Saturday night's dinner was quite delicious and was followed by some more outdoor bars in the area they call Murazzi. Because Turin is situated on the River Po, they have a lot of bridges and a lot of walkways along the river. Murazzi is the area close to the center and it has a bunch of temporary tents that actually are bars! It was crazy but really fun. Not only was it nice to be out in a different place, but the view on the river was gorgeous too. Torino is said to be the city in Italy with the most Christmas lights, and I can imagine it is right. Not only do they string lights along the streets, but they light up bridges, churches and buildings too. Seeing as that Donosti isnt decorating for Christmas, I was tickled pink (or should I say red and green) that I was in Christmas light heaven! One thing that I thought was pretty neat were the variety of lights - lights in the shape of people, huge lights made from colored bottles, neon blue lights from the highest church - all make for a diverse and pretty Torino holiday.
Sunday was touristy day. It's funny because the whole time I was there, I didn't actually feel like a tourist because I was always with local people, going to local restaurants and bars and staying in a home. So my tourist Sunday wasn't the normal touristy places that I guess one would expect you would clamour over when you arrive in Turin. First we headed to Chiesa di Santa Maria del Monte - which translates to Church of Santa Maria of the Mountain. Situated on a big hill overlooking the Po and all of the center of Turin, we were pretty lucky that we had a partially clear day and could see the Alps sitting as the background of the city. Torino is part of the 'state' named Piedmont, which in Italian translates to 'foot of the mountains' and it couldn't be more true. Because it is in NW Italy, it's not all beaches and tan Italian men walking around in speedos drinking limincello like a lot of people think about Italy - and instead was quite crisp. It was quite peaceful up there and we sat around just gazing out at the city. The city was a canvas of white buildings with red roofs peppered with churches.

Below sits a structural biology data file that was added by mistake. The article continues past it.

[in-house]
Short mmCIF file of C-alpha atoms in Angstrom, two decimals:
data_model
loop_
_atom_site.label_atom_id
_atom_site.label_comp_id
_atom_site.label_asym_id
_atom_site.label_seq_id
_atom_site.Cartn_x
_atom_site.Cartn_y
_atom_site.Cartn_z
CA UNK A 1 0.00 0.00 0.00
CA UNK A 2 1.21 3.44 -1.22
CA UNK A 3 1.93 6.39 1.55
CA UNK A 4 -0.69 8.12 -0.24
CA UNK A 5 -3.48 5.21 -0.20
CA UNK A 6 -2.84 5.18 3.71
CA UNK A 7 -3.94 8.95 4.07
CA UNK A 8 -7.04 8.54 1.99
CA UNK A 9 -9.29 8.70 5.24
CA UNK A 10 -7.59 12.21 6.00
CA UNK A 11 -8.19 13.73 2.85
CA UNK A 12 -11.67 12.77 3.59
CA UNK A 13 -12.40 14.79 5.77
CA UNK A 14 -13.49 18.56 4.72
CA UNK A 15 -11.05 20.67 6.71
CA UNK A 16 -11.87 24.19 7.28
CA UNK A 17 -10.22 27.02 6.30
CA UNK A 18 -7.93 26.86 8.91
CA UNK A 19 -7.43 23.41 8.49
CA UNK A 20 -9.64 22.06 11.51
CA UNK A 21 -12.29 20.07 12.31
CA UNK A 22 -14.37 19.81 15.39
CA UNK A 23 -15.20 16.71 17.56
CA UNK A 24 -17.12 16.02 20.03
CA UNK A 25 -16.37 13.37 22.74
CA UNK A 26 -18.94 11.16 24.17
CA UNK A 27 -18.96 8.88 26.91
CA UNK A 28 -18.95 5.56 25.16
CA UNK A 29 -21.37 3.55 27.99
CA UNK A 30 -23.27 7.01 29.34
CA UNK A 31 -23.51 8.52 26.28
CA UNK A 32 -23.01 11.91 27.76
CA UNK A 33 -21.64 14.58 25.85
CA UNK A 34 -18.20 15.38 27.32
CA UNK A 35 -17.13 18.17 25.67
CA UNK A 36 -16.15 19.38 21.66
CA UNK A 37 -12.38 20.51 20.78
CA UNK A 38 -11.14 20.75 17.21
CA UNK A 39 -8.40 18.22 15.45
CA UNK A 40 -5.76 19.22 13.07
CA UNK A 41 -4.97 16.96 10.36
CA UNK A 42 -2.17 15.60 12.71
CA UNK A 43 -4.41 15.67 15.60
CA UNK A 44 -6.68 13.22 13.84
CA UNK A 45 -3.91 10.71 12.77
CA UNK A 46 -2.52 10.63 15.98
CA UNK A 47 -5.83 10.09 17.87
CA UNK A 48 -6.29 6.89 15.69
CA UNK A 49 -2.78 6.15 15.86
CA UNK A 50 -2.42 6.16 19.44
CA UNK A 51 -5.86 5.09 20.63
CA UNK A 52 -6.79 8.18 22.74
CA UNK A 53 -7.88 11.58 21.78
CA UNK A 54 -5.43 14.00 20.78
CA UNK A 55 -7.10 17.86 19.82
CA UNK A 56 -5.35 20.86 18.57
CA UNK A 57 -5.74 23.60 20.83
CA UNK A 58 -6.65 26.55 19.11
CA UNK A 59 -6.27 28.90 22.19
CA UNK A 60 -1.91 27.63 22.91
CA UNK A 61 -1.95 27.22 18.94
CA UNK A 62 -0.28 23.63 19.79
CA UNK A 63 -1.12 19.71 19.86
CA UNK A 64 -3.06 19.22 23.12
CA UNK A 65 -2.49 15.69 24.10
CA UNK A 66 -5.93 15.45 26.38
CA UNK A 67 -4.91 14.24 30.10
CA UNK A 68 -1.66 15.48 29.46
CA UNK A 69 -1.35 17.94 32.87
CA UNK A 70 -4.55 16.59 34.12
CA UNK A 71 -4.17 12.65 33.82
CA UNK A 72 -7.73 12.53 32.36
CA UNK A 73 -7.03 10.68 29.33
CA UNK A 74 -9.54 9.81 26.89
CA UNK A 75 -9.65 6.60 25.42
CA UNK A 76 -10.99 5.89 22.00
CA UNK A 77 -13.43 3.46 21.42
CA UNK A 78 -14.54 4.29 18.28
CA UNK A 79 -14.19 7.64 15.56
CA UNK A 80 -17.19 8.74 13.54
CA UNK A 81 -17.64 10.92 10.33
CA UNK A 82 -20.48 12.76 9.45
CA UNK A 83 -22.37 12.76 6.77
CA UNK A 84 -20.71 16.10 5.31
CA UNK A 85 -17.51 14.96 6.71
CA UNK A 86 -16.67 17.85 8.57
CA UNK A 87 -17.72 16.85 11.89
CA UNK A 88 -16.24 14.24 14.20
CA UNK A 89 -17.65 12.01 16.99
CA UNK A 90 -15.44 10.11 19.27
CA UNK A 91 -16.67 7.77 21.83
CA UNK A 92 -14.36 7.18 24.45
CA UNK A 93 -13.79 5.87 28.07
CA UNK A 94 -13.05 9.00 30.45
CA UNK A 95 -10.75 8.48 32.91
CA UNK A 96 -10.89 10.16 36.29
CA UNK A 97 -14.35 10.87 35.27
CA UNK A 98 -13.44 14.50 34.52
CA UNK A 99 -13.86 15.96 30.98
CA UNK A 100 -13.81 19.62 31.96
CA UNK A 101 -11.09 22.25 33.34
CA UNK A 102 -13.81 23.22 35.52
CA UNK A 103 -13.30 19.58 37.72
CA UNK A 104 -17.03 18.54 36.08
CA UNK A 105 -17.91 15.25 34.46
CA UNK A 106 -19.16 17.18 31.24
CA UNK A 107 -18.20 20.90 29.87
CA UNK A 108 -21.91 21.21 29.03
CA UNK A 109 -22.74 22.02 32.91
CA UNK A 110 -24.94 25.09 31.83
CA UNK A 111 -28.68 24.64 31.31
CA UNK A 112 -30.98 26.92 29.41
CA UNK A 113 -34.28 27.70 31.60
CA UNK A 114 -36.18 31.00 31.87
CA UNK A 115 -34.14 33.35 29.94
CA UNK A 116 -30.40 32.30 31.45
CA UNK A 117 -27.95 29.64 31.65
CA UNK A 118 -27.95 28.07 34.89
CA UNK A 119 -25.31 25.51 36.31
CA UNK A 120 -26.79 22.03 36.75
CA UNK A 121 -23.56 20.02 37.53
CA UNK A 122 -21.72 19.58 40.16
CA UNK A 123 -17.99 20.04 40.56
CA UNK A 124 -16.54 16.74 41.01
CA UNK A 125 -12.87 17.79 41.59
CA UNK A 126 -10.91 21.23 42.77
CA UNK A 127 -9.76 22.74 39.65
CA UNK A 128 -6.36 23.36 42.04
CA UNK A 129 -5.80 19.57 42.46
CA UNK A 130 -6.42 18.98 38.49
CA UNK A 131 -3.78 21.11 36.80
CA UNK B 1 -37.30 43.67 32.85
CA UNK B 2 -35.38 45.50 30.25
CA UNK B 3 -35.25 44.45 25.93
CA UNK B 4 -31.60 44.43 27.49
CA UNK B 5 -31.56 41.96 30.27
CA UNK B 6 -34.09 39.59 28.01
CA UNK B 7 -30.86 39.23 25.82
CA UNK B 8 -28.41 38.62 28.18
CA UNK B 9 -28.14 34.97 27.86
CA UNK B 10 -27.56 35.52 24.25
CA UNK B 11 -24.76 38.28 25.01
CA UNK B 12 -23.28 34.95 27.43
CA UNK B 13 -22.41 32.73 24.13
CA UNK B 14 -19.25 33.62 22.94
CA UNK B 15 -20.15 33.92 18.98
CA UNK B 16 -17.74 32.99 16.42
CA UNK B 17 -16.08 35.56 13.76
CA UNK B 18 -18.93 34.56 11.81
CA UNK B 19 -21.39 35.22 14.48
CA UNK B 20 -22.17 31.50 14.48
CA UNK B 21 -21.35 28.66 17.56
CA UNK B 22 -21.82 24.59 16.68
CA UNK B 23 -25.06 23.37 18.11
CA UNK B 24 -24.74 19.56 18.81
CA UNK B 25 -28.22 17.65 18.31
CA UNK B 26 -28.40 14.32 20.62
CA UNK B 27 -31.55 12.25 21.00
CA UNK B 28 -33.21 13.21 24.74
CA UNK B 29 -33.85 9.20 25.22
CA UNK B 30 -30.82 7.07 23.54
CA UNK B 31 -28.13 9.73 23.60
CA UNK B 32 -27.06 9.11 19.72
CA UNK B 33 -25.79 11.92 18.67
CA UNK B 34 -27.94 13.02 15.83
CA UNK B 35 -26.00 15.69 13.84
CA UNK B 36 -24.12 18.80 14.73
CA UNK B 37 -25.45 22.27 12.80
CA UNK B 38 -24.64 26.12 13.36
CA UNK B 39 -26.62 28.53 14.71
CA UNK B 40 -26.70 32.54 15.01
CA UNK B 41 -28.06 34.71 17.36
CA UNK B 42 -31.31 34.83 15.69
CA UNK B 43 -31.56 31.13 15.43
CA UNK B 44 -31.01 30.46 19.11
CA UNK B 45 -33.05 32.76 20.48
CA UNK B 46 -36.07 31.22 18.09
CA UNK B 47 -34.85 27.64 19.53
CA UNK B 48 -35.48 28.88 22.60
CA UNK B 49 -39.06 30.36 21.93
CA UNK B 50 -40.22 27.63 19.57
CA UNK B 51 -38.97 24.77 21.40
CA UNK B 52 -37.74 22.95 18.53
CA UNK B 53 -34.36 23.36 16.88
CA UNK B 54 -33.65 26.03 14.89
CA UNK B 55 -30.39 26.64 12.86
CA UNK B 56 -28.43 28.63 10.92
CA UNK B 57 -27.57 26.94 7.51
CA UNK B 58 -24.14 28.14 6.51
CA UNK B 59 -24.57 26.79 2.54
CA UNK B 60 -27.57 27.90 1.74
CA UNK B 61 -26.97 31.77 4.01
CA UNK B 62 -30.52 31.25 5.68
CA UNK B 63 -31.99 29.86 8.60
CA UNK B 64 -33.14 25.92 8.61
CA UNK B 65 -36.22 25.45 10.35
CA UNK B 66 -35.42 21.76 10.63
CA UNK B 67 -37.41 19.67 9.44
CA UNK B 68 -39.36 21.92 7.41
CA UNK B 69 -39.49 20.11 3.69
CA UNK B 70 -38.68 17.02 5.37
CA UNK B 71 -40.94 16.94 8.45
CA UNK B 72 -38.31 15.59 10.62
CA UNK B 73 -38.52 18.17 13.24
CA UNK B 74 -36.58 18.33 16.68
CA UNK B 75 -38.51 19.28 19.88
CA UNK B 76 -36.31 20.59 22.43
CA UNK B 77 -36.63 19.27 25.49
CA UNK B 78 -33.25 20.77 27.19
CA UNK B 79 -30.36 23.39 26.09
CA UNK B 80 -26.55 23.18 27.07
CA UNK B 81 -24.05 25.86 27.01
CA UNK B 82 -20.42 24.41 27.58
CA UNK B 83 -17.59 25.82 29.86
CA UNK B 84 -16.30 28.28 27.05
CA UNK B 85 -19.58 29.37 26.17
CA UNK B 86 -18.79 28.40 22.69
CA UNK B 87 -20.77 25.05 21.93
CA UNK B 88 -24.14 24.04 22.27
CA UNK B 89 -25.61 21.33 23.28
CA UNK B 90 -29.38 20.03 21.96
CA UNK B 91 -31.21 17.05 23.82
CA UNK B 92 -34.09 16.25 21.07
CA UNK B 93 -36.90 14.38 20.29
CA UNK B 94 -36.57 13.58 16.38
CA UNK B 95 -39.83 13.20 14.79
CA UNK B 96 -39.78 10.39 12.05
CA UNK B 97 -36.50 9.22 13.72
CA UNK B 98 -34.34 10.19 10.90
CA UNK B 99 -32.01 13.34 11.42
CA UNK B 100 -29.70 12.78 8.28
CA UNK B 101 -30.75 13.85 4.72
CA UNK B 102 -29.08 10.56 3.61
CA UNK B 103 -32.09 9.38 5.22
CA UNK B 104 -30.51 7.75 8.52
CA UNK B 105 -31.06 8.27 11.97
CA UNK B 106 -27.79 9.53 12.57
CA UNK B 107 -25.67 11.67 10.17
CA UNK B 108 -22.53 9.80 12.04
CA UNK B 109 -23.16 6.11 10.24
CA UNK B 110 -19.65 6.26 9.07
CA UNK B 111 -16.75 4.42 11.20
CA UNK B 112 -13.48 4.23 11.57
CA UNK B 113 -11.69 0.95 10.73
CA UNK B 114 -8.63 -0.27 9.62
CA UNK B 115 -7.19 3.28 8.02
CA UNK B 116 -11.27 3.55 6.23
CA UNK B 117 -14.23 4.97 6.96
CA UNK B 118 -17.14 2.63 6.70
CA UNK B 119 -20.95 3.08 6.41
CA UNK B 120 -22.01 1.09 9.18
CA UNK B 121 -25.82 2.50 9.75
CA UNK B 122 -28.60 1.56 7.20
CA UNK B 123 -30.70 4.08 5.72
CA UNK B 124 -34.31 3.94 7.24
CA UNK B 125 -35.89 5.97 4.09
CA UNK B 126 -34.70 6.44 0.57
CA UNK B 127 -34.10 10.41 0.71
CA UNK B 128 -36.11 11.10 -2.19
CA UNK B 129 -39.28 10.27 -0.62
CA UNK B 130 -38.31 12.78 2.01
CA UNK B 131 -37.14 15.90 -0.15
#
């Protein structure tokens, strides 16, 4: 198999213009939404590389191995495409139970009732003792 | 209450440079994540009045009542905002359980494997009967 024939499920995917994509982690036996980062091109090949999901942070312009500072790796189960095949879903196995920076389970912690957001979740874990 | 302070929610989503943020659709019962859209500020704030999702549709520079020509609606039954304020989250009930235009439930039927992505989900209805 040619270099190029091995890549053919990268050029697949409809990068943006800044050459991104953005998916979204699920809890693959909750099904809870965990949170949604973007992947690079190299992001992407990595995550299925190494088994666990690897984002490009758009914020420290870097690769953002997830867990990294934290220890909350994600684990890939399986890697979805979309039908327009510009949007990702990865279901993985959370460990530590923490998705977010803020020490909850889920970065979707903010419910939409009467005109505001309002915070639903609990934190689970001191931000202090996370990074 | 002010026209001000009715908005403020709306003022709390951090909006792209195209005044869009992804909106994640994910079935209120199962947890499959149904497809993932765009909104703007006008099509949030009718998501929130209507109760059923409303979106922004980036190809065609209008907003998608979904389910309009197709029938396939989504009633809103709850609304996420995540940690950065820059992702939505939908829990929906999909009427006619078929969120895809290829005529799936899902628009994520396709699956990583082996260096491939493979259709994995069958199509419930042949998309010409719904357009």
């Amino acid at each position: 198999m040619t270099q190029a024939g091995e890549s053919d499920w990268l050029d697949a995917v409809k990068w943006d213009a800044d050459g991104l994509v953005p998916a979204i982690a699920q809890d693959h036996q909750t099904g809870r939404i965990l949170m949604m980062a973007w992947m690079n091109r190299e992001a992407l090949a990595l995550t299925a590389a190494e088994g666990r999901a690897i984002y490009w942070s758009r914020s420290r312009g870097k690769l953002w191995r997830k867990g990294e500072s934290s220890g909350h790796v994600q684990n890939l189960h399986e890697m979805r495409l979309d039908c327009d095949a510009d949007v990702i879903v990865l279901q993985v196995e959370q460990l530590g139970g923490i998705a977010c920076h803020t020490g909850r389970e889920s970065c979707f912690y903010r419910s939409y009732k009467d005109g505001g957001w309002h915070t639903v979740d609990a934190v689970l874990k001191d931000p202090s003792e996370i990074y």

After taking some time to soak up the view we got back in the car and I got a whirlwind tour of the windy and hilly streets of the outskirts of Torino by my crazy Italian driver! I thought NYC taxi drivers were crazy, but the way Italians drive puts them in a whole new category! Left turns on 6 lane streets, cutting people off everywhere, squeezing down streets that don't seem fit for any size car and passing cars on roads that shouldn't fit two cars! It was quite an experience to get to our next tourist stop - a riverfront walk along the Po. Passing gorgeous fountains, statues, a huge castle and musicians, you would think I would have taken more photos, but the thing that impressed me the most was Edoardo's university building. I mean, ASU had some nice buildings when I was in college, but his architecture building is in an old Palace that reminds me of Versaille. I can imagine he must be SO inspired every day he goes to class. It is actually called the Castello del Valentino and is the home of one of the best architecture schools in Italy. Built in the 1600s, it makes me want to be an architecture student in Torino haha.